18 May 2010

deep thoughts: To Kill a Mockingbird

I just finished rereading Harper Lee's classic and wonderful book "To Kill a Mockingbird." I'm sure I was forced to read this book in high school, but I remember it was one of the few that I enjoyed. (I didn't appreciate reading much then. Now, thankfully, I'm addicted to it.)

I've been trying to reread many books that I read as a youngster, because my experience of them now is so completely different, and so much richer. The only thing I really remembered about "To Kill a Mockingbird" was Boo Radley, but I couldn't recall what that was about.

One of the things that struck me this time through the book, now that I'm a gardener and plant person, is the depth with which I understood small references that Harper Lee makes to the environment in Maycomb County, Alabama. Lee was either a gardener or did good research.

The cozy Southern characters live their lives beneath the live oaks and pecans, and prune their camelias and azaleas. But Lee also makes mention of quite a few invasive plants too.

Chinaberry makes an appearance or two. Scout and Jem Finch built their fort in a tall one in their backyard. Johnson grass grows "in abundance" in the front yard of the famous Boo Radley house, along with rabbit-tobacco (a native, I believe, that "country boys" used as a tobacco substitute).

One of my favorite references to a plant in the book is to nut grass (Cyperus rotundus) - a weedy plague to many gardeners and farmers in Central Texas and one that has obviously been pesky in the U.S. South for some time. It's one I hadn't dealt with before moving to Austin, but I've had my fair share of fun with it since.

Here's the passage, where Scout, the book's narrator, is describing Miss Maudie:
She loved everything that grew in God's earth, even the weeds. With one exception. If she found a blade of nut grass in her yard it was like the Second Battle of the Marne: she swooped down upon it with a tin tub and subjected it to blasts from beneath with a poisonous substance she said was so powerful it'd kill us all if we didn't stand out of the way.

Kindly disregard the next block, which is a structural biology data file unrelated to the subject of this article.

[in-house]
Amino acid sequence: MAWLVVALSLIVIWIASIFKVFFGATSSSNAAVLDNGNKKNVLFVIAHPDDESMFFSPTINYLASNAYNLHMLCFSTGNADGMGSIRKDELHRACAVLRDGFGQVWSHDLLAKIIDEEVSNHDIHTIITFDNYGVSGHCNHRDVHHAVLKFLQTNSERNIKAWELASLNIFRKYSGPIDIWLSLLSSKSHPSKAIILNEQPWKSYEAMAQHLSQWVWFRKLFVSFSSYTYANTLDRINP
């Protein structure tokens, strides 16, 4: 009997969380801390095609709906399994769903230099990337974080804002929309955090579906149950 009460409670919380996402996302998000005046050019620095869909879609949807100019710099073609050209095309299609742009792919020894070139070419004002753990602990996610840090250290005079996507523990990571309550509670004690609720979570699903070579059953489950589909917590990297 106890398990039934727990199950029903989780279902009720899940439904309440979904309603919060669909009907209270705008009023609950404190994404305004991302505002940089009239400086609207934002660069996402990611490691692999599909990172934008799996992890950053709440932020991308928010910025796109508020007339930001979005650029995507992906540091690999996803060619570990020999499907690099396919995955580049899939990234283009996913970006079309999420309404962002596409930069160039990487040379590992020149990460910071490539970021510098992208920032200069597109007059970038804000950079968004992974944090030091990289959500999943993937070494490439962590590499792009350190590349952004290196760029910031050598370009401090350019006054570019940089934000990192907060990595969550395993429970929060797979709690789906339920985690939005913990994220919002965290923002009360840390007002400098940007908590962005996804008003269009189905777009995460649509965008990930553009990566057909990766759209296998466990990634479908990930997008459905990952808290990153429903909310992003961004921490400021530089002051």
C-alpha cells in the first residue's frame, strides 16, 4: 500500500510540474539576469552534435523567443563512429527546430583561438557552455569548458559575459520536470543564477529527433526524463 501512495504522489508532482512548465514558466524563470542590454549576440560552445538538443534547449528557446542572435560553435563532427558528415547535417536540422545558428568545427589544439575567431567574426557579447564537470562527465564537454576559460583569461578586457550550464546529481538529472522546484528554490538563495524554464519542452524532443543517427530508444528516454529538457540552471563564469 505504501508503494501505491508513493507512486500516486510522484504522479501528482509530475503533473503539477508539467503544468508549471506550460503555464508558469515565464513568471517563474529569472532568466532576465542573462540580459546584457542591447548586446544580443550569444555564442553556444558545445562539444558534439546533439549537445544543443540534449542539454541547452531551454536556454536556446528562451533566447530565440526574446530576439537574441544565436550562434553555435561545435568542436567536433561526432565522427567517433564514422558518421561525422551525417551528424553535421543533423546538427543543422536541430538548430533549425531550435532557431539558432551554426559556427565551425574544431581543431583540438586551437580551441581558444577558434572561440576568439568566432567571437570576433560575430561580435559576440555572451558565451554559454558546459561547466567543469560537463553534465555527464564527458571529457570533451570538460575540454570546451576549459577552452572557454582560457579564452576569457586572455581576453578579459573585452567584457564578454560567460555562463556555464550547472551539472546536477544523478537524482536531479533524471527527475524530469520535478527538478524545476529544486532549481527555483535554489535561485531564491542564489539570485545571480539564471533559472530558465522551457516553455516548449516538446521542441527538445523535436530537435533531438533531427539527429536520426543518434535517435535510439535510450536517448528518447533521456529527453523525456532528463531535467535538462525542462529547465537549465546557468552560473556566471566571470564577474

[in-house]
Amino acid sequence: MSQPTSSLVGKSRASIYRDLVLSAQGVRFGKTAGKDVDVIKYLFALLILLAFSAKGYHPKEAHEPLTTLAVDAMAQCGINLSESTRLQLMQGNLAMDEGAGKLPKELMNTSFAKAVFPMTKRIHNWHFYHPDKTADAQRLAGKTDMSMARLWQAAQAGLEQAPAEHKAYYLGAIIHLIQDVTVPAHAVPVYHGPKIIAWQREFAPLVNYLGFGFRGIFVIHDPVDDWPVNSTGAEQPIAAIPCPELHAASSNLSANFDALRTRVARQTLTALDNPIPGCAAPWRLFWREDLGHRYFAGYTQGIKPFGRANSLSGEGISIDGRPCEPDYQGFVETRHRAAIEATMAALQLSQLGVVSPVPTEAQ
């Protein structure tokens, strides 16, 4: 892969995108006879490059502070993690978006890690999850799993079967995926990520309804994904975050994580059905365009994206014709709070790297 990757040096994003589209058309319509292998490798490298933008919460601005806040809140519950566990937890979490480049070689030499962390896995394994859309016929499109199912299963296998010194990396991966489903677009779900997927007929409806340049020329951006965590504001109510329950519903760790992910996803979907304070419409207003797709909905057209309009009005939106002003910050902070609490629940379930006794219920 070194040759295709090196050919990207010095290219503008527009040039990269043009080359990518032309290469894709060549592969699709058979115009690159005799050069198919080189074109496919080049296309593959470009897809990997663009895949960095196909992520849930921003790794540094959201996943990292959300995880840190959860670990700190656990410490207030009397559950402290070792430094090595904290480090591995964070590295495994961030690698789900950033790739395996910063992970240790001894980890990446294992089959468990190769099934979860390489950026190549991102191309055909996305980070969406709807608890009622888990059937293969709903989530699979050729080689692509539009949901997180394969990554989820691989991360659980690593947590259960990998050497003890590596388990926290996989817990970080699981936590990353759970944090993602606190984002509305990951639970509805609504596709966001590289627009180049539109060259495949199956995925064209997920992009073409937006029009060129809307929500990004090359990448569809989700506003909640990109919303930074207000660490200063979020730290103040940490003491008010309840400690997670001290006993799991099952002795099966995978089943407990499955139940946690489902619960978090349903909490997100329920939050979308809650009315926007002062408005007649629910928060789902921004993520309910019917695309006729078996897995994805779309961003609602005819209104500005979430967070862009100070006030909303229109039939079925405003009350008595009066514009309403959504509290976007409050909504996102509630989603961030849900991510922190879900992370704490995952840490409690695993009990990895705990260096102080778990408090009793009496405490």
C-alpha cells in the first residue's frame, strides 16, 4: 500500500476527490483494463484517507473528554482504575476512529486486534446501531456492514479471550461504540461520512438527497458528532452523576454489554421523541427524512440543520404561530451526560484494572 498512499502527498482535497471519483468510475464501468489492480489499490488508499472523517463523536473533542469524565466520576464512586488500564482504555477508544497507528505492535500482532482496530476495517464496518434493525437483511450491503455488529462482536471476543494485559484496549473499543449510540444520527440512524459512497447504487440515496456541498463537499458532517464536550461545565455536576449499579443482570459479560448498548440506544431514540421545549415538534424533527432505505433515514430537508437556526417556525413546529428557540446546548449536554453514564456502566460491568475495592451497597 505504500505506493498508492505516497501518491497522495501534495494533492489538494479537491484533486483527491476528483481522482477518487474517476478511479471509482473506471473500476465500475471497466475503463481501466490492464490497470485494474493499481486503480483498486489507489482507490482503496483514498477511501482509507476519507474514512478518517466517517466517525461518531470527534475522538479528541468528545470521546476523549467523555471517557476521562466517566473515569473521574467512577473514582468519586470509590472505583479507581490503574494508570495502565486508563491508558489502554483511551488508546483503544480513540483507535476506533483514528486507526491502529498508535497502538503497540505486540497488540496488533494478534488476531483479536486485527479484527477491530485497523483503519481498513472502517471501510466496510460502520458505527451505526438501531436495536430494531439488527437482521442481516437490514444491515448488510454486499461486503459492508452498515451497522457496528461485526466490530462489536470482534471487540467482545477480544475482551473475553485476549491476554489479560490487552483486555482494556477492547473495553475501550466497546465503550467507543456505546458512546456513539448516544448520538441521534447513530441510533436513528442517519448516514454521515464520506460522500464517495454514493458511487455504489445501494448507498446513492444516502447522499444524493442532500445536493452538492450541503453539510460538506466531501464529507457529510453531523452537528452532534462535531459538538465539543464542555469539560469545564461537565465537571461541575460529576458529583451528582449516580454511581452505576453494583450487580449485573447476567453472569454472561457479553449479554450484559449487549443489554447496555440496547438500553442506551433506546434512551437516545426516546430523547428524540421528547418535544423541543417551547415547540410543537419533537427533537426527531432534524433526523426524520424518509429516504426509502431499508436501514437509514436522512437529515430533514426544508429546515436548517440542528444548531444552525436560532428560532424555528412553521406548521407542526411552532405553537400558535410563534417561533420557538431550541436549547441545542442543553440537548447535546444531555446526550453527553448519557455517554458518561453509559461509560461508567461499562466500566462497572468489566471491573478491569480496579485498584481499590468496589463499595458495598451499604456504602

"Why can't you just pull it up," I asked, after witnessing a prolonged campaign against a blade not three inches high.

"Pull it up, child, pull it up?" She picked up the limp sprout and squeezed her thumb up its tiny stalk. Microscopic grains oozed out. "Why, one sprig of nut grass can ruin a whole yard. Look here. When it comes fall this dries up and the wind blows it all over Maycomb County!" Miss Maudie's face likened such an occurrence unto an Old Testament pestilence.
Man, can I identify with Miss Maudie this time around.


ConsciousGardener said...

My favorite AP re-read was "Catcher in the Rye," and I loved "A Prayer for Owen Meany" much more the second time...but I didn't cry as much. Nice post, I've always loved the name Scout.

Dorothy Borders said...

Lovely. This book was always a favorite of mine. It is so evocative of both the best and the worst of the place where I grew up. And the "Miss Maudie" passage you quoted really just says it all, doesn't it?

TexasDeb said...

Amen Miss Maudie, Amen!

TKaM has always been one of my favorite books. I was devastated as a young girl not to have a tree with a hole in it where I could stash and exchange treasures.

Great idea to re-read from a different vantage point. Now....where did I put my copy....

Pam/Digging said...

I love books that have lyrical passages about the natural world. I'm reading "The Yearling" to my daughter and finding it to be the same way. The young boy in the story is currently in a rapture of delight over April's light, its misty rain, and blooming plants. How well I know that feeling. And don't forget Tolkien's "The Lord of the Rings," which has wonderfully descriptive passages about the local flora on the characters' journey.

The Curious Holts said...

Oh, me too! I wanted that tree with a hole in it soooo badly.